An internationally educated nurse’s journey from Croatia to Canada

Kristina Muren

Kristina Muren

Kristina Muren’s graduated nursing school in Croatia in 1998 and worked her first job in a trauma centre. She moved to Canada in 2010 and became involved in HHS’ Internationally Educated Nurses (IEN) program where she received help with navigating the registration and education process in Hamilton. “I have met the most amazing people and fellow nurses through this project and I continue to participate as a clinical integrator by helping IEN’s integrate into Canada,” she says.

Muren was first hired at HHS as a health care aide and later, transitioned into a registered practical nurse role with the Nursing Resource Team at HHS – a team which floats between different areas of the hospital as needed. In 2018, she graduated from Ryerson University and moved into a registered nurse role. Fast forward a few years later and she is enrolled in a master’s program, working full time in the HHS emergency department, and working as a clinical tutor for nursing students at McMaster University.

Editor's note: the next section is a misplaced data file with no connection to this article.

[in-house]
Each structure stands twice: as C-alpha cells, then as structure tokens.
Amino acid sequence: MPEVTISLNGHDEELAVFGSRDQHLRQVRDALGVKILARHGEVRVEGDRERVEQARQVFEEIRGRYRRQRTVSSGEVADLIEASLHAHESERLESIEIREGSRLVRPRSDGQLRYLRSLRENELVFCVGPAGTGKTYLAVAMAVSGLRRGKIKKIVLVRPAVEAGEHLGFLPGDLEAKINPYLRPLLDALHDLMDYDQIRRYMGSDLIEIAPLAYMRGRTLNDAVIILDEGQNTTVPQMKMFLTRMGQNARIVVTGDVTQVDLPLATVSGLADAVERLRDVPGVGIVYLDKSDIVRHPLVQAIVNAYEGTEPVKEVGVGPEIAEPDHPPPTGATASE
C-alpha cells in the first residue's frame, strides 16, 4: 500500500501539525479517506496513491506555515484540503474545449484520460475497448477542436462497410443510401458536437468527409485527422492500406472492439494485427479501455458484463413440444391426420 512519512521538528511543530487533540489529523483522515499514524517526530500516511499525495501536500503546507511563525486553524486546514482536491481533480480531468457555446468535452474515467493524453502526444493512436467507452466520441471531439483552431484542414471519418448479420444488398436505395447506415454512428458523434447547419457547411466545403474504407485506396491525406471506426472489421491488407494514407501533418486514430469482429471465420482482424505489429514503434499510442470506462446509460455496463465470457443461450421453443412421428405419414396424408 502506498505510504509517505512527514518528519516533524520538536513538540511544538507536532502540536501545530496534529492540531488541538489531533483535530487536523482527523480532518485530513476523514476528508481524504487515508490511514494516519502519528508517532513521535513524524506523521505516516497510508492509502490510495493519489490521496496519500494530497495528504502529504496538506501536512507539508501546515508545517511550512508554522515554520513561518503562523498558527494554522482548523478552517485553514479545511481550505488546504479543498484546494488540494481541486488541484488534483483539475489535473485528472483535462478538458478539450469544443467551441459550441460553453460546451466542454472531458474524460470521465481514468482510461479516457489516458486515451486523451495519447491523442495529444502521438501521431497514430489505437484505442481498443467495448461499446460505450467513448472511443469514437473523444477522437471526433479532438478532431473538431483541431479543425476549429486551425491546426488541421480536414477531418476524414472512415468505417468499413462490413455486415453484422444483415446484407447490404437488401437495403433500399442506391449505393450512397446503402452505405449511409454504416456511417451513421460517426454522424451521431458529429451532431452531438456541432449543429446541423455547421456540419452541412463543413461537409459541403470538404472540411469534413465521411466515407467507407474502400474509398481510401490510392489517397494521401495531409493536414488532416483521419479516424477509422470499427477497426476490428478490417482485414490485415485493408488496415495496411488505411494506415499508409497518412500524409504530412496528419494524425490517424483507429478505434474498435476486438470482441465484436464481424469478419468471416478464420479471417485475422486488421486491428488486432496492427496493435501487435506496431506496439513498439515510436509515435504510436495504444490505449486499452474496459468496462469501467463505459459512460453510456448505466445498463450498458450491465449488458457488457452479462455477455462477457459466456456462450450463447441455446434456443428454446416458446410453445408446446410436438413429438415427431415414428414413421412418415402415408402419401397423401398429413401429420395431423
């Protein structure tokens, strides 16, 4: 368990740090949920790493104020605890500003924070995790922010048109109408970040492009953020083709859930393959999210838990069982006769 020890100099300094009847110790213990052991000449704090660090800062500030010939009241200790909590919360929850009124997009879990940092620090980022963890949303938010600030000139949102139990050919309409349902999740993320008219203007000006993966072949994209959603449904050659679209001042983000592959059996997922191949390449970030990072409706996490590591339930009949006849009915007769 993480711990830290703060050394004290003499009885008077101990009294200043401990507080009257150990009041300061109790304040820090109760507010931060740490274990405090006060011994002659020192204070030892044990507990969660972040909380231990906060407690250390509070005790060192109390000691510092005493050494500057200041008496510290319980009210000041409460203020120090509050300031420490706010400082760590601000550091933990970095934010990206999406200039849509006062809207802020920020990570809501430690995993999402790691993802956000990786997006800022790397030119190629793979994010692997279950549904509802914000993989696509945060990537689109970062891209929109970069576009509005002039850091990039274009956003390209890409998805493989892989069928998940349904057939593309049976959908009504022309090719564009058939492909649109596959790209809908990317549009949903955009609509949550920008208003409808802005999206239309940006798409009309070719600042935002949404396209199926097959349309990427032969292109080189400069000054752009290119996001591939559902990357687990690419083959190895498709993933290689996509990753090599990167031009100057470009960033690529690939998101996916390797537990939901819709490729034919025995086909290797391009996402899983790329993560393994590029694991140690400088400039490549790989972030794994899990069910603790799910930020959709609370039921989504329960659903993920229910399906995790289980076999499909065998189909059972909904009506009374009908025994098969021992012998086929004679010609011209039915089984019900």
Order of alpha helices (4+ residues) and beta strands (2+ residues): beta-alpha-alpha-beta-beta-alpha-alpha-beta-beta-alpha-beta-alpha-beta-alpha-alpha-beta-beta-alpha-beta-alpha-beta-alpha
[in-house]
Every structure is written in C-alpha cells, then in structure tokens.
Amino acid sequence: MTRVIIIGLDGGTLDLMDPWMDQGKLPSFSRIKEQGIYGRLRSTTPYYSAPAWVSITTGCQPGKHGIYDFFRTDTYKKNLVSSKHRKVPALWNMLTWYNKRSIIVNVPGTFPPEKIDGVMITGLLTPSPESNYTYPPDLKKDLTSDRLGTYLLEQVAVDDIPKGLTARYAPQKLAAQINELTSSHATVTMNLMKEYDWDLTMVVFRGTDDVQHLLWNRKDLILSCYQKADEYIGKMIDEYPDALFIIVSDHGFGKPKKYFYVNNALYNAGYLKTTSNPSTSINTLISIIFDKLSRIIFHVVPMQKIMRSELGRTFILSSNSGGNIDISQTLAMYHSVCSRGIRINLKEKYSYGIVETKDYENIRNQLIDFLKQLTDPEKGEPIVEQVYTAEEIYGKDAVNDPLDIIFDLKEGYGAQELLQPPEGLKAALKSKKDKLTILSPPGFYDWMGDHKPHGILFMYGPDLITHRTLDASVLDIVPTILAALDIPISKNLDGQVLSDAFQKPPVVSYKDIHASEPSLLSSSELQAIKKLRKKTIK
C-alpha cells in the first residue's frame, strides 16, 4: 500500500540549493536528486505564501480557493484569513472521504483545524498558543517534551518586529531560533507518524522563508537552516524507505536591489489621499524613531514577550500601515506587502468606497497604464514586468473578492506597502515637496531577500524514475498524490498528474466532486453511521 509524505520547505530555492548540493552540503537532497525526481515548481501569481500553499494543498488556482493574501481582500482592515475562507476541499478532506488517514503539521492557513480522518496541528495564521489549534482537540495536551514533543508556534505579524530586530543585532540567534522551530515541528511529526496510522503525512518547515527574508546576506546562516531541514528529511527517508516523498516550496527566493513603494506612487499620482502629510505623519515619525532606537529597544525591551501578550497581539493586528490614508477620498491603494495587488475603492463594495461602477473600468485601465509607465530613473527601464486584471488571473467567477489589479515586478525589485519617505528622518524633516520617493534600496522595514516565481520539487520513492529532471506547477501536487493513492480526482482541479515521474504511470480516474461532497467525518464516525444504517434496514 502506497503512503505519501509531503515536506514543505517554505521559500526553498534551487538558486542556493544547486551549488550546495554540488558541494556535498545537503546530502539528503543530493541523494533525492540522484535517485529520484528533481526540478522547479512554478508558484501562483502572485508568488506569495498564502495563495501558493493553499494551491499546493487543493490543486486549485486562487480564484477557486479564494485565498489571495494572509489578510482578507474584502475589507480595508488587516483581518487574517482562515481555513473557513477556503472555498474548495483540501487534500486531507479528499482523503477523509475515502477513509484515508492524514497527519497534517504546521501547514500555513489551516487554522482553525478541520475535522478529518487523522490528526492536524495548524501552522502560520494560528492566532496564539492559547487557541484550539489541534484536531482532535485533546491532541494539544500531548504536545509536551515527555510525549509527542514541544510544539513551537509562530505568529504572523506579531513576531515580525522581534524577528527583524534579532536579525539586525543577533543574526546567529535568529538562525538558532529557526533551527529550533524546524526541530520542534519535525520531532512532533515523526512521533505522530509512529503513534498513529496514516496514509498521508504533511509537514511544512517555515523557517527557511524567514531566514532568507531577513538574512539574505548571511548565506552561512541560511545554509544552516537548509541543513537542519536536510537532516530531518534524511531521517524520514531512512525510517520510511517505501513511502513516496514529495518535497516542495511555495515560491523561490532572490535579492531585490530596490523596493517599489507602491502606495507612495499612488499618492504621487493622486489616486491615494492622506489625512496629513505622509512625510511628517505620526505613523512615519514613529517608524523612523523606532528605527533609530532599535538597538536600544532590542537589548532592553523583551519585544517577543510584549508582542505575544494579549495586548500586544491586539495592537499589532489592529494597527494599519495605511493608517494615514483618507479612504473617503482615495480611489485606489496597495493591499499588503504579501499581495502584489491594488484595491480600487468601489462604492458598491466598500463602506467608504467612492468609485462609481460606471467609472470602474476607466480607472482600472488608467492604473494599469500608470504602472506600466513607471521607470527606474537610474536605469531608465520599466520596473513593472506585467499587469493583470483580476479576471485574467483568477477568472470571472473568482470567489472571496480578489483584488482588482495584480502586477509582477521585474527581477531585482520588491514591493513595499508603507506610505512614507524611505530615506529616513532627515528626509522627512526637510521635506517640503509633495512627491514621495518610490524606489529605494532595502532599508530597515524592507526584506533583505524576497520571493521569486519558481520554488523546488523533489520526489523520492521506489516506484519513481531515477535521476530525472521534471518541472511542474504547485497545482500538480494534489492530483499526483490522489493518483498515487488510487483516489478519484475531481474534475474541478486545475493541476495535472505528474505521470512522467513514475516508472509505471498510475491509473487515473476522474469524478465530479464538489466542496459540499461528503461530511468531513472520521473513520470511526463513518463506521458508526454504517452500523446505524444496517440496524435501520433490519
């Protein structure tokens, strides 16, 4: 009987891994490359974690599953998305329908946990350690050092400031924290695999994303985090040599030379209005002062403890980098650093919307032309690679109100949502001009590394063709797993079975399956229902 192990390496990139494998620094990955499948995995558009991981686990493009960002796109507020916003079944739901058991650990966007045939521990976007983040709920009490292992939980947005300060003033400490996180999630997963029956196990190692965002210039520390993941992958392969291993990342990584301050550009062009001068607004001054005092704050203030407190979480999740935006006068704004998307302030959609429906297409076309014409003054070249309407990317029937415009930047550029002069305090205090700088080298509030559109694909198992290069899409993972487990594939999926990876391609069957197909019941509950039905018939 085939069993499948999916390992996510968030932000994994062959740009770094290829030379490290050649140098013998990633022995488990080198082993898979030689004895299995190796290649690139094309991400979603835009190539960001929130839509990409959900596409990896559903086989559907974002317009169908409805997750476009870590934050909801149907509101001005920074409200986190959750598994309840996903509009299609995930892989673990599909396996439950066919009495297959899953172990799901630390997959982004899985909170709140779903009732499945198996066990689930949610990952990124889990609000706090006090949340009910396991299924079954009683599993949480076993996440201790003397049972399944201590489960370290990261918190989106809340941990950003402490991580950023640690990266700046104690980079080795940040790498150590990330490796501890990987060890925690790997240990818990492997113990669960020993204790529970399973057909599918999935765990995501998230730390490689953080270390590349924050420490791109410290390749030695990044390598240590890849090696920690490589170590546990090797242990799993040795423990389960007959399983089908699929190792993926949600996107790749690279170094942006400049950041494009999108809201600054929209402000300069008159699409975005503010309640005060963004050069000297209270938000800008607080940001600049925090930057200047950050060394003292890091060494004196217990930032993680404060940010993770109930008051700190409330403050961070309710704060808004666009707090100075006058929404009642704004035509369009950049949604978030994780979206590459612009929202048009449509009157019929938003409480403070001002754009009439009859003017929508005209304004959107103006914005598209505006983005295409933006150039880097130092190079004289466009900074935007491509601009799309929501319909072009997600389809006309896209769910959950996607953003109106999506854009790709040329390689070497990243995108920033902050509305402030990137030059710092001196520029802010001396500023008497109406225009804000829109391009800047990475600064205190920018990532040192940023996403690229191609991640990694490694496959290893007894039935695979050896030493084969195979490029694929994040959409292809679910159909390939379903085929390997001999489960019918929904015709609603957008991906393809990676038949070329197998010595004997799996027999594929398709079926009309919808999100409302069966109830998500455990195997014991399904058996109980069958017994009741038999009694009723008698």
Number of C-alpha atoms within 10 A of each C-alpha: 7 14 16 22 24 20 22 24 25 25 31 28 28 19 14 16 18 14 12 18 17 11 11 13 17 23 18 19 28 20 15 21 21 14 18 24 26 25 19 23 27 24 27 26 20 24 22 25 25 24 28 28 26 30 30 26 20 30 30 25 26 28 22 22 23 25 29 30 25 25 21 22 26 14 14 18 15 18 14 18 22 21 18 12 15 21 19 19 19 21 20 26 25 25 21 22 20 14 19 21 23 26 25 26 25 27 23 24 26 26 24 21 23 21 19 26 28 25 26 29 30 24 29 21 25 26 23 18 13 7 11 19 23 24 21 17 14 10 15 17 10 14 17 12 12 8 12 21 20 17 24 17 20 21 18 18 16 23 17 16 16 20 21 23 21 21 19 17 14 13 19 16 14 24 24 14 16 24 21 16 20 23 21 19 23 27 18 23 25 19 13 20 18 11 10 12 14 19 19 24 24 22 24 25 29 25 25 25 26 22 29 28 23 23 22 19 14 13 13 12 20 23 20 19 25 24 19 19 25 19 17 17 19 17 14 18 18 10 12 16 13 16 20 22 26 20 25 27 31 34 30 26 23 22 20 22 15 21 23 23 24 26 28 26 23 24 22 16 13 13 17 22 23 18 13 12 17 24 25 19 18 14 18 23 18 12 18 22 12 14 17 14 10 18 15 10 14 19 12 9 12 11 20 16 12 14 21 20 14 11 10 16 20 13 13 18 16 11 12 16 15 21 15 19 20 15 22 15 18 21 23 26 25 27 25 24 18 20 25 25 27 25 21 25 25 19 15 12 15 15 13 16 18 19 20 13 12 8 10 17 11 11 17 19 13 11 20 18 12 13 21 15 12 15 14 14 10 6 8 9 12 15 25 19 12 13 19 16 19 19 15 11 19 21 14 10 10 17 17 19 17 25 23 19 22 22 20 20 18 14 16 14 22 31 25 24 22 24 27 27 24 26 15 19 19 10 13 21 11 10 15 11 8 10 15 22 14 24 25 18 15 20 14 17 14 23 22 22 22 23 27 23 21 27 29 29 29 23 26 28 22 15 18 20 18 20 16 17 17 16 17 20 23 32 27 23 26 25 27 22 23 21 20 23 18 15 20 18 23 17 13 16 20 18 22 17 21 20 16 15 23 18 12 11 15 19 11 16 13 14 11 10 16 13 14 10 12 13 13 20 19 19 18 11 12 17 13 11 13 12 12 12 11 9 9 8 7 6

“HHS has given me the first opportunity for employment in Canada and has provided me with support and financial security to be able to pursue my credentials and continue my education. It has also given me the opportunity to grow as a nurse and as an individual,” she says.

“I started my journey as a nurse at the age of 14. In the beginning, I did not know or understand the complexities of this job or how rewarding it would feel. With time, I fell in love with this profession. As nurses we have the opportunity to empower our patients and their families, connect with our patients and develop a trusting relationship. We also possess the power to bring understanding and peace during the hardest, confusing and challenging times. That is what makes this job rewarding and what compels me to come to work every day.”